Venice reflections

art

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Light installation by Spencer Finch
and Buddha’s hand sculptures by Huang Yong Ping
(Fare Mondi/Making Worlds at Arsenale)

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Latex sheet used for the cleaning of a wall at the Doge’s palace in Venice
by Jorge Otero-Pailos, theorist of architecture and contemporary preservation
(Fare Mondi/Making Worlds at Arsenale)

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Arsenale spaces

To perceive such a mass of artworks as in the Venice Biennale, one will have to do some coding – consciously or not. The simplest way is perceiving by like or dislike, and it’s not a bad one. However, I try adding some more categories, like: does this artwork express critique, or is it an act of celebration? Do I perceive it mainly as communication – horizontally – or does it open to the vertical dimension as well? Is it conceptional, or… what?
Much contemporary art springs from concept. Only a few works succeed in transcending it; like few sperms ever reach an egg.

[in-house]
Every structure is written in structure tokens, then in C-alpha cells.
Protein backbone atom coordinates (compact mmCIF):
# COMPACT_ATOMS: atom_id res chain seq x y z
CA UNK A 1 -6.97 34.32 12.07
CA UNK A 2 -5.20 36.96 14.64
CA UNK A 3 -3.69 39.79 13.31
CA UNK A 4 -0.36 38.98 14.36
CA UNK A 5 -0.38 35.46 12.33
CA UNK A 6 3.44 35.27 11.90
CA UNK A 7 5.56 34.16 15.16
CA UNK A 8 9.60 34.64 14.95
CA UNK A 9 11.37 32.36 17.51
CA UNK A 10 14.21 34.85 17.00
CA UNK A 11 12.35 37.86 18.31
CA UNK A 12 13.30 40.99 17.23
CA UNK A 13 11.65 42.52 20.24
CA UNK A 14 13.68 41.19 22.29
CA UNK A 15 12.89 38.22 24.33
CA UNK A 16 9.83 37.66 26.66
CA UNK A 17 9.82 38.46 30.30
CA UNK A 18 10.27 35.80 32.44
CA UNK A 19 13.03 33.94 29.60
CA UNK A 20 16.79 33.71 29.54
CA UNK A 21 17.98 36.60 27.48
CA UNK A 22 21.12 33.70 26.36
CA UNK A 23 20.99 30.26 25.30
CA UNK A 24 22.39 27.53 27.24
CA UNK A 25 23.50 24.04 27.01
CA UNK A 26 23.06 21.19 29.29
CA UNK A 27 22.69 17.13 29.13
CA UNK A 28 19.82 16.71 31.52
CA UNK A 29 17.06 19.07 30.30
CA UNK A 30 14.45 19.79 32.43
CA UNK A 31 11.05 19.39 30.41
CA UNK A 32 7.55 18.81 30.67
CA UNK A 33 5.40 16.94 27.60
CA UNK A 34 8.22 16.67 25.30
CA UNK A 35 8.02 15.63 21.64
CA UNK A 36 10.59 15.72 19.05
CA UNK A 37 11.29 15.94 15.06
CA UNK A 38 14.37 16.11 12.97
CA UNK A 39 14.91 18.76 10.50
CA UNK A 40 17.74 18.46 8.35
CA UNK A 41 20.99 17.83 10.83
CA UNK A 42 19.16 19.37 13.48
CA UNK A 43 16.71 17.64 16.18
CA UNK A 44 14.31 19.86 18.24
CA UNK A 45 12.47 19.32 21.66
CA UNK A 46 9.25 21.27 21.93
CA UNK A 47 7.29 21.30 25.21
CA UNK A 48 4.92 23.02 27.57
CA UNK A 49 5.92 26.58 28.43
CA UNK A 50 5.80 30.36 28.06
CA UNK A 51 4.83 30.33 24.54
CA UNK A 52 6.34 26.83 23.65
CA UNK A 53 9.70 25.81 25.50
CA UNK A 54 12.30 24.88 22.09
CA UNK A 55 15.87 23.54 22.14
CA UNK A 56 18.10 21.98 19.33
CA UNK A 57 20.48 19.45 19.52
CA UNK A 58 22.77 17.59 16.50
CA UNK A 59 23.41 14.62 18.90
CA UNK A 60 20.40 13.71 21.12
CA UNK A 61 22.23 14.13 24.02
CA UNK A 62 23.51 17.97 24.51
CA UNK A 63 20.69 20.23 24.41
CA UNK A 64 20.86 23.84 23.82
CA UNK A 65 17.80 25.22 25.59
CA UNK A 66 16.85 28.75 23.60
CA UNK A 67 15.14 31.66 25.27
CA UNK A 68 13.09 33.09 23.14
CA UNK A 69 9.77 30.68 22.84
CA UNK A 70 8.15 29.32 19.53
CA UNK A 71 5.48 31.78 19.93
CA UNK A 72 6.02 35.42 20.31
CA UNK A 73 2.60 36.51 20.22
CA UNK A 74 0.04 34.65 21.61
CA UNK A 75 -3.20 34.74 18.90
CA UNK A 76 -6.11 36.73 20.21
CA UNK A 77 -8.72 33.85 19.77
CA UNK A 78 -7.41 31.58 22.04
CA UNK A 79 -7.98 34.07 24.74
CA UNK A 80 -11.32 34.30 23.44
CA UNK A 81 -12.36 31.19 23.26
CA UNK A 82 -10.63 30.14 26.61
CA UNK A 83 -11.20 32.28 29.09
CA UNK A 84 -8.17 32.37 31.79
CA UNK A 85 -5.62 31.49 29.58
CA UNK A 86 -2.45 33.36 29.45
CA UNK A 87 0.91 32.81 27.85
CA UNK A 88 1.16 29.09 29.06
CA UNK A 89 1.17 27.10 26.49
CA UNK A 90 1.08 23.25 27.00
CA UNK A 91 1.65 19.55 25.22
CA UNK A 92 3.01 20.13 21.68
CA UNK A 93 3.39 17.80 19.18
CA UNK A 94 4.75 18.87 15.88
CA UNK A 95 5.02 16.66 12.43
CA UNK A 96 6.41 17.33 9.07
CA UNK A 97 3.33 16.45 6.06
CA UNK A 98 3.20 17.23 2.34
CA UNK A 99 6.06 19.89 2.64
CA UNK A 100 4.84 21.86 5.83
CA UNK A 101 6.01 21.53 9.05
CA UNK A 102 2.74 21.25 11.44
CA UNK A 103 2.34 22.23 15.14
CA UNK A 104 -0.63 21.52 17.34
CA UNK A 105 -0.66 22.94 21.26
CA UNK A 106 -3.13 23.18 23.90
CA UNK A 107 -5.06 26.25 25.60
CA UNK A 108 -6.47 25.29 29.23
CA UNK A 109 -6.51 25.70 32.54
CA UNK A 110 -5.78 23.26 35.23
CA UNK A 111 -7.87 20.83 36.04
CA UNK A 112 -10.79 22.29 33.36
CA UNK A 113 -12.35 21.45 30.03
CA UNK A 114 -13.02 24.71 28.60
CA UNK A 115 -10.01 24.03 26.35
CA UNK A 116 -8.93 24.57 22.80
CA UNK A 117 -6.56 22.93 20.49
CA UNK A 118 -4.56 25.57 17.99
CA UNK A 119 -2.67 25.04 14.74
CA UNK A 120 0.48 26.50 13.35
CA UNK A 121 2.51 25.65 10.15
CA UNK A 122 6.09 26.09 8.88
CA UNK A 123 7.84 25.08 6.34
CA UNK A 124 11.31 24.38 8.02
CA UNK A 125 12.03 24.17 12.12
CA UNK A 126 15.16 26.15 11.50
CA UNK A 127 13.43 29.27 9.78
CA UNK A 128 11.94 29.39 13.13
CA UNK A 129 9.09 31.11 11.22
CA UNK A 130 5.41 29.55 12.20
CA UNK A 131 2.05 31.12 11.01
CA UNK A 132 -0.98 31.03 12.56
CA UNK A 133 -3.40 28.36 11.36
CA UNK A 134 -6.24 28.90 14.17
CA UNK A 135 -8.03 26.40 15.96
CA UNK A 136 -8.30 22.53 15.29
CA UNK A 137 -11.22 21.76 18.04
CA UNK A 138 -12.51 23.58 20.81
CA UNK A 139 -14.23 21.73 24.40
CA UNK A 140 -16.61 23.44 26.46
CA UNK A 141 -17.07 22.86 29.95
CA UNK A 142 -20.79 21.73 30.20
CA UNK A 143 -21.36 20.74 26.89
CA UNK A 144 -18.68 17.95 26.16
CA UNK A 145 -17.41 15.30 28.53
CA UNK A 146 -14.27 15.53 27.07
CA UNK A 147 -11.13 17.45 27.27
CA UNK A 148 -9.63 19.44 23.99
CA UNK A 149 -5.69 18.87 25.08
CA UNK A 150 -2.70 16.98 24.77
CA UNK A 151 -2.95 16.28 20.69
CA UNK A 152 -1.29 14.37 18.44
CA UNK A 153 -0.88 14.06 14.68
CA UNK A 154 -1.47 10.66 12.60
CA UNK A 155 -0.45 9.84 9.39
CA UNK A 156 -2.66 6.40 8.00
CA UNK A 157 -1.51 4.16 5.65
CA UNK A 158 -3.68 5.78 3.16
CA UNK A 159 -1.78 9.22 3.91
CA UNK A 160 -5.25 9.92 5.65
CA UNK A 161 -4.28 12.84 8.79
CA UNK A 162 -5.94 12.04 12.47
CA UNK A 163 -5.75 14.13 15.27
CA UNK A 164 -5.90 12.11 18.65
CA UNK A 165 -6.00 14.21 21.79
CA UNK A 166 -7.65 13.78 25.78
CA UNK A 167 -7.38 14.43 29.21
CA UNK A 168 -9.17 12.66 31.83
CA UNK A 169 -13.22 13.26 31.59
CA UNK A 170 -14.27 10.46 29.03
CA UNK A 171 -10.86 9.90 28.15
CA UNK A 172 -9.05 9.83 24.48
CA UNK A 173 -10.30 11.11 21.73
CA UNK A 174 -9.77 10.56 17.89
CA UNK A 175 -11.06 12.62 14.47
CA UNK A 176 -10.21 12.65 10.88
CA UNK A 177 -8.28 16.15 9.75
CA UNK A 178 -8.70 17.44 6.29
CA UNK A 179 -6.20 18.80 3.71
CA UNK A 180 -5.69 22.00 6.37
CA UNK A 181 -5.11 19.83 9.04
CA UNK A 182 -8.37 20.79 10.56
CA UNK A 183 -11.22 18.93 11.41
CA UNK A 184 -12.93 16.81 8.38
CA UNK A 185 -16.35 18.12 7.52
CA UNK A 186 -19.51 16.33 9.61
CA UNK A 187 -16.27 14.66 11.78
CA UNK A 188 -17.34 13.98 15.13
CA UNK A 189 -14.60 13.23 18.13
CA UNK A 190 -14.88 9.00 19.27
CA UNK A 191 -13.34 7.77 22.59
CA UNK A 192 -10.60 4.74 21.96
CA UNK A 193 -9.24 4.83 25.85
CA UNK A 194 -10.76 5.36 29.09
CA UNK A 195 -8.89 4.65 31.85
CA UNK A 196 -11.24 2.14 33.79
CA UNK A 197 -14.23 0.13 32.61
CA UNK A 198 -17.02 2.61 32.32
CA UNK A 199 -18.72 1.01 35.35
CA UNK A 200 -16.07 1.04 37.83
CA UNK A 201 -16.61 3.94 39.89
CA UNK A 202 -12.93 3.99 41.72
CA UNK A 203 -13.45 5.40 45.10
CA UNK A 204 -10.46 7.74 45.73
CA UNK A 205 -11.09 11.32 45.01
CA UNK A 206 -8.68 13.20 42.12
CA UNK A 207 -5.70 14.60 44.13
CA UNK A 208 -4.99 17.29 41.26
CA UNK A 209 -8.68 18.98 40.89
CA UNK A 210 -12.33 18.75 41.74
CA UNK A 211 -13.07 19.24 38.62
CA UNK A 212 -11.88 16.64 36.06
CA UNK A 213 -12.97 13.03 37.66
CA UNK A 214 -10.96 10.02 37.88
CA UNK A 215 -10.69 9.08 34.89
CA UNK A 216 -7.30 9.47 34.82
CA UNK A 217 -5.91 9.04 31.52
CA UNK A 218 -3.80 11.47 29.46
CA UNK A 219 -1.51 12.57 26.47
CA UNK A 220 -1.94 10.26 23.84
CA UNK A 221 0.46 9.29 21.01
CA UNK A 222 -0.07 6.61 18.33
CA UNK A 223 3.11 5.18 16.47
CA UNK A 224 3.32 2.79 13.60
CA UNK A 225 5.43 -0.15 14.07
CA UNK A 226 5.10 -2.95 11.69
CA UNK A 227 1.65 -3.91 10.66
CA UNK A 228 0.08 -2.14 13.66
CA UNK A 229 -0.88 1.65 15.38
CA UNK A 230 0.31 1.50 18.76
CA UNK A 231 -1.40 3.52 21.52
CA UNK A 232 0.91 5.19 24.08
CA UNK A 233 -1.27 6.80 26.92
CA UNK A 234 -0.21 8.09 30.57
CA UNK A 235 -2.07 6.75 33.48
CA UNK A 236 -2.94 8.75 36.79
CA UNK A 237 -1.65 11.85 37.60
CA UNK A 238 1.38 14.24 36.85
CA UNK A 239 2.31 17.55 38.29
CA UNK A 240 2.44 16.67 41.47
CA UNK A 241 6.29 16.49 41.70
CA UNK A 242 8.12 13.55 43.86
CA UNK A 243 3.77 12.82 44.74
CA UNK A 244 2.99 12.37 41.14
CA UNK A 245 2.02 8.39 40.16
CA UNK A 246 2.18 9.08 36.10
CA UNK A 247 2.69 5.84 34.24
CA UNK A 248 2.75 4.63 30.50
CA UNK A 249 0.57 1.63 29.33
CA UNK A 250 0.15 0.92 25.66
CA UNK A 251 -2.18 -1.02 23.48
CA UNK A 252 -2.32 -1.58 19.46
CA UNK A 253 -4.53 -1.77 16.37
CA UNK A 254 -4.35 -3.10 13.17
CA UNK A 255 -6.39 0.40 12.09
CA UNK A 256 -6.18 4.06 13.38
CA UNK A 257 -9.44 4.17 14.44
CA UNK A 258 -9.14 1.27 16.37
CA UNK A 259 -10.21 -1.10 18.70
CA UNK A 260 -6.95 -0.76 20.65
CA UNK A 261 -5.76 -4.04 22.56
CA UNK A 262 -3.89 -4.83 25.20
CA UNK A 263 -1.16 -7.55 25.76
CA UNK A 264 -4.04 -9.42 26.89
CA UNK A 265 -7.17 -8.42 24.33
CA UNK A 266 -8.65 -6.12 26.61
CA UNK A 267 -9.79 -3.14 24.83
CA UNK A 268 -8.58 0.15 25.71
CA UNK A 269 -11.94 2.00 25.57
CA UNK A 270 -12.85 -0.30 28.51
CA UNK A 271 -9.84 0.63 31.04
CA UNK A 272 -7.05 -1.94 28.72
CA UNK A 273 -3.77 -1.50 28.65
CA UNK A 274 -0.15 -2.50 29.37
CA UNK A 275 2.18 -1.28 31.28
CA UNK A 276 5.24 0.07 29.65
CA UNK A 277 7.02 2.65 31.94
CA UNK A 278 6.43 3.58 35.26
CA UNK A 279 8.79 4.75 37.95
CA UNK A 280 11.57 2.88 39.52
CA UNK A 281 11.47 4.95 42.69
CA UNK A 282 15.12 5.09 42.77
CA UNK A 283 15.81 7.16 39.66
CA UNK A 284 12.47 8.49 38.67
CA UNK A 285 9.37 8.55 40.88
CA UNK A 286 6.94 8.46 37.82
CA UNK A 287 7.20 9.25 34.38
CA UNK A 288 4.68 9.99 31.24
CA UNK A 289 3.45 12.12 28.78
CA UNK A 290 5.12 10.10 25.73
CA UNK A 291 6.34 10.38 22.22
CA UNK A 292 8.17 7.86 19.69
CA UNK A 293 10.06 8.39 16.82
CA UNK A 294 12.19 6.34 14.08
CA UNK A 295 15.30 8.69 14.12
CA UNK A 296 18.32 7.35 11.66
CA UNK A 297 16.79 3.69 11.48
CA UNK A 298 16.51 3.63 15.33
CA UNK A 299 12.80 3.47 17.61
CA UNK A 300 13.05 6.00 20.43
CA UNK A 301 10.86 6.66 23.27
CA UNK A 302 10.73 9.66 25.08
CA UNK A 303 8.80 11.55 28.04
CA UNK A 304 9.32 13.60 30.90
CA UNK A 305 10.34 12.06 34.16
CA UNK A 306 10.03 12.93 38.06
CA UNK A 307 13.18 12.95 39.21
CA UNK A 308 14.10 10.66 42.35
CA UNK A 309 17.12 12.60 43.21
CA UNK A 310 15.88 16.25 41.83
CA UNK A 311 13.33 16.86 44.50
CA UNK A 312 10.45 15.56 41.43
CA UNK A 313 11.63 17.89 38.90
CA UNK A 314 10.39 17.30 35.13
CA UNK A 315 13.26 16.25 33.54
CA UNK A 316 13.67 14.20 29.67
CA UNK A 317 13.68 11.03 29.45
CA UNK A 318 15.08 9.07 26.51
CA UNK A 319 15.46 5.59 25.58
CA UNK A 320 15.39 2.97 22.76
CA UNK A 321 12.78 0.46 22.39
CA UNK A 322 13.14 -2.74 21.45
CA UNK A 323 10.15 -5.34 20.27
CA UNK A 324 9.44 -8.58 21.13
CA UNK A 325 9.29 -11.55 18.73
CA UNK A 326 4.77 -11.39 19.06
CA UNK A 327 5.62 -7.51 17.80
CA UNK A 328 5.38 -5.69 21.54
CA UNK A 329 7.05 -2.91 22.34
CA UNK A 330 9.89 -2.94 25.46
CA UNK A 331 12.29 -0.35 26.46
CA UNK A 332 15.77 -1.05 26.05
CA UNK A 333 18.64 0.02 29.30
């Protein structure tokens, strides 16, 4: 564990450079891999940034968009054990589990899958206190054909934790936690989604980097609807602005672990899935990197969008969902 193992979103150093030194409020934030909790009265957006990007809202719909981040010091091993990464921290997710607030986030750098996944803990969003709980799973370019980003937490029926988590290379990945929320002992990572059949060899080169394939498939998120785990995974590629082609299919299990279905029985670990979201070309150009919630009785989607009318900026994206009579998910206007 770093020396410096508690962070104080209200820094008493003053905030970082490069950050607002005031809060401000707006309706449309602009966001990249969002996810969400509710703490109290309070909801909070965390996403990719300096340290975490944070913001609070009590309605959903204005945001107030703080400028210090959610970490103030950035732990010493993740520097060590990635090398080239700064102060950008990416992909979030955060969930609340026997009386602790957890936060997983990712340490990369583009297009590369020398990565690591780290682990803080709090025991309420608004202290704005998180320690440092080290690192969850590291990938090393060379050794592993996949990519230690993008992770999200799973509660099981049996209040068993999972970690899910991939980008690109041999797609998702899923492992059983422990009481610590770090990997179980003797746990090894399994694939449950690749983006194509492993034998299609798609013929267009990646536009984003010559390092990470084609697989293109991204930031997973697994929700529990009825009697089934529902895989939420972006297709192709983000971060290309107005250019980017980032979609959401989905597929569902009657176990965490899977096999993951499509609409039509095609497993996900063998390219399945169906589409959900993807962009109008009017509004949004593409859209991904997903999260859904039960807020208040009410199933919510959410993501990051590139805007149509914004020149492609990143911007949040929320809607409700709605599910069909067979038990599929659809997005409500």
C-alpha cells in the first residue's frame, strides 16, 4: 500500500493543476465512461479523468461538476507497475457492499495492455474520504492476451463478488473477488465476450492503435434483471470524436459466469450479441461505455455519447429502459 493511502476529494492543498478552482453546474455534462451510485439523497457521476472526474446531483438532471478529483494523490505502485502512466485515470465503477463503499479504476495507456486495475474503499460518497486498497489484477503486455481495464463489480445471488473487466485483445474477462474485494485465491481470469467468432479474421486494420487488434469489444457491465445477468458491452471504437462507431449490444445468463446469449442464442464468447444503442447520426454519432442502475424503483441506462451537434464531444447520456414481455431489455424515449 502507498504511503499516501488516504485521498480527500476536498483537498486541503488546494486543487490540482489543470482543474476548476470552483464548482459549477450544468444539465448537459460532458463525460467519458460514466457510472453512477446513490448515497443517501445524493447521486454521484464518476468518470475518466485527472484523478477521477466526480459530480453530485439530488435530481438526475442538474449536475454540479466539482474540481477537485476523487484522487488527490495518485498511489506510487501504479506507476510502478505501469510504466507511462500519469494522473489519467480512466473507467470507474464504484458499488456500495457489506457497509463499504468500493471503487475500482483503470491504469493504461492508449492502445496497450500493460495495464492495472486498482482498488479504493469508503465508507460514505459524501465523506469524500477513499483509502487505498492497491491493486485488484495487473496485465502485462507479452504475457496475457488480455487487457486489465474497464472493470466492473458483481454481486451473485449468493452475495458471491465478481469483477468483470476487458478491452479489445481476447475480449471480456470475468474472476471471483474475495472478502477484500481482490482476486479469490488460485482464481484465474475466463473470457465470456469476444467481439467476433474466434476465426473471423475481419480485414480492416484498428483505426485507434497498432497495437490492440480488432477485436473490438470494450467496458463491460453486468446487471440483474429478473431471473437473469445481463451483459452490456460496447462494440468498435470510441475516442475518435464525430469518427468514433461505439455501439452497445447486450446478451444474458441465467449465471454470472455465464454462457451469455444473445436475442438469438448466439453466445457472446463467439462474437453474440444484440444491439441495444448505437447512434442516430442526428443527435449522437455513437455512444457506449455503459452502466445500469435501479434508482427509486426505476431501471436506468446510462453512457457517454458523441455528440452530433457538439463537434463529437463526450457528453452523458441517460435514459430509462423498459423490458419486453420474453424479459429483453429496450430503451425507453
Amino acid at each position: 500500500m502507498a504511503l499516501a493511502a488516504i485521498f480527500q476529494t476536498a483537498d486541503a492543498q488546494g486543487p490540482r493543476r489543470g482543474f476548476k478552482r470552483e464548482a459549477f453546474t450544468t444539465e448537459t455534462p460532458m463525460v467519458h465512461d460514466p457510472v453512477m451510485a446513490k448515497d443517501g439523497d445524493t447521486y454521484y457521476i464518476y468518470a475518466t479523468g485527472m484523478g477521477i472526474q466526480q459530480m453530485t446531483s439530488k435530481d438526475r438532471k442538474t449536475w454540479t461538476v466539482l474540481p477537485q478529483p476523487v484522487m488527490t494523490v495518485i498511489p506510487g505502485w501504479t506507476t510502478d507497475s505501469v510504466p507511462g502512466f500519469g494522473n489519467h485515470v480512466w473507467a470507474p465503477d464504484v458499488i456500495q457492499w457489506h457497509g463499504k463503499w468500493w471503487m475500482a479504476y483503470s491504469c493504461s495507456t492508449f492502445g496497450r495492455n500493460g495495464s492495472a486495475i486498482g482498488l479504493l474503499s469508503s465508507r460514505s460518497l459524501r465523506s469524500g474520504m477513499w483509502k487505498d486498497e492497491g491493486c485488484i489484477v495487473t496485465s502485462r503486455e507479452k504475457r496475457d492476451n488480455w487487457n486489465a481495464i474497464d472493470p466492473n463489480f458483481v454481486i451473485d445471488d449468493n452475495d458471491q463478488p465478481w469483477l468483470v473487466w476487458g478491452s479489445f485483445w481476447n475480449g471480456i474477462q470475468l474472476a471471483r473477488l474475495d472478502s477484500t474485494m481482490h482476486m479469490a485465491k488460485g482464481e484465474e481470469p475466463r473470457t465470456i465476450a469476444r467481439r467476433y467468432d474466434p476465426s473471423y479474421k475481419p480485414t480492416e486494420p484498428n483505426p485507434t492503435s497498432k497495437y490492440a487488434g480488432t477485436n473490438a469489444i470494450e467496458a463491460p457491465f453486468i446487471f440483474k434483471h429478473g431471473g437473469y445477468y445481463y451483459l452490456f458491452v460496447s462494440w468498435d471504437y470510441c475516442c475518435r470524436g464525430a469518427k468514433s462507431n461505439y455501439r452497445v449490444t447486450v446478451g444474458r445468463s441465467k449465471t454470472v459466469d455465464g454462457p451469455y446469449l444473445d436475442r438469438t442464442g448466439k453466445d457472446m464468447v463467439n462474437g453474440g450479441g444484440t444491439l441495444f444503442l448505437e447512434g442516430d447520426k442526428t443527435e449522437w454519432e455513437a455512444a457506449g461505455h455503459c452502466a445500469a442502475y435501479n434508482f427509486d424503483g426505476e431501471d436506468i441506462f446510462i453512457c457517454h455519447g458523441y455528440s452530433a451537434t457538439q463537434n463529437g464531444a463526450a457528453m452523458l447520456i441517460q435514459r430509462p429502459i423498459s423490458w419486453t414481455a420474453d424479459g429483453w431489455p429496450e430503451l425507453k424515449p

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Tomas Saraceno’s Black Widow spider web
in the large, enlightened central space of the international pavillion;
Nathalie Djurberg’s inverted Garden of Eden in the dark room underneath
(Fare Mondi/Making Worlds at Giardini)

Good curating, though, can provide meaning also to what otherwise might appear abortive. At the Biennale’s international exhibition venues – Fare Mondi/Making Worlds – there is rhythm and lightness to the curating, bringing the works in tune.
I add rhythm as another coding category.

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outdoor stools, above;
sculptural installation by Richard Wentworth, below
(both at Arsenale)

How do these categories coincide, overlap or differ?
Do I, for instance, always like those pieces made in celebration of something which I can attach myself to – like humanistic values? No. Can I keep disliking a work when the curating connects it to some other in a meaningful way? No. Now, this is fun…

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Styrofoam sculpture by Carsten Höller at Arsenale, above;
two photos from Giardini, below

And then, suddenly, something seizes me and I leave all questions behind.
It’s art.

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Ttéia I; gold thread in square forms, by Brazilian artist Lygia Pape

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